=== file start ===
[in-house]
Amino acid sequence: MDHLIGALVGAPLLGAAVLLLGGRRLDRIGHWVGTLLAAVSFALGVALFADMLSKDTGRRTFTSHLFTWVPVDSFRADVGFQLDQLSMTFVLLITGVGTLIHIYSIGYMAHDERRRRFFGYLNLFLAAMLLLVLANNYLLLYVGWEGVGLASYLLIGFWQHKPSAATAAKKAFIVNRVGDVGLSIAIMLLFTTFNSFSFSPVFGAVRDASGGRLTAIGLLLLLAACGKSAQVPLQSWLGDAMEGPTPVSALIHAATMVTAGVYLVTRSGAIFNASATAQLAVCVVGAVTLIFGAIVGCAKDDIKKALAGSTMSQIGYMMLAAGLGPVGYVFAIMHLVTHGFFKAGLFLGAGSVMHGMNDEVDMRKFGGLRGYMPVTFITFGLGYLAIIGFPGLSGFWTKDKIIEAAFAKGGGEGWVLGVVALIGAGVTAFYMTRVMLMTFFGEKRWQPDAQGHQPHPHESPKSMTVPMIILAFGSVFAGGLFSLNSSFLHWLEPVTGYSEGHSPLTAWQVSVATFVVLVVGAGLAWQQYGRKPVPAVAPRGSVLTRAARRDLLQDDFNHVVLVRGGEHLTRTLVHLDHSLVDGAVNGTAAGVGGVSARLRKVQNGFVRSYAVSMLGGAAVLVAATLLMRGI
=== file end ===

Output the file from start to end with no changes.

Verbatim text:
[in-house]
Amino acid sequence: MDHLIGALVGAPLLGAAVLLLGGRRLDRIGHWVGTLLAAVSFALGVALFADMLSKDTGRRTFTSHLFTWVPVDSFRADVGFQLDQLSMTFVLLITGVGTLIHIYSIGYMAHDERRRRFFGYLNLFLAAMLLLVLANNYLLLYVGWEGVGLASYLLIGFWQHKPSAATAAKKAFIVNRVGDVGLSIAIMLLFTTFNSFSFSPVFGAVRDASGGRLTAIGLLLLLAACGKSAQVPLQSWLGDAMEGPTPVSALIHAATMVTAGVYLVTRSGAIFNASATAQLAVCVVGAVTLIFGAIVGCAKDDIKKALAGSTMSQIGYMMLAAGLGPVGYVFAIMHLVTHGFFKAGLFLGAGSVMHGMNDEVDMRKFGGLRGYMPVTFITFGLGYLAIIGFPGLSGFWTKDKIIEAAFAKGGGEGWVLGVVALIGAGVTAFYMTRVMLMTFFGEKRWQPDAQGHQPHPHESPKSMTVPMIILAFGSVFAGGLFSLNSSFLHWLEPVTGYSEGHSPLTAWQVSVATFVVLVVGAGLAWQQYGRKPVPAVAPRGSVLTRAARRDLLQDDFNHVVLVRGGEHLTRTLVHLDHSLVDGAVNGTAAGVGGVSARLRKVQNGFVRSYAVSMLGGAAVLVAATLLMRGI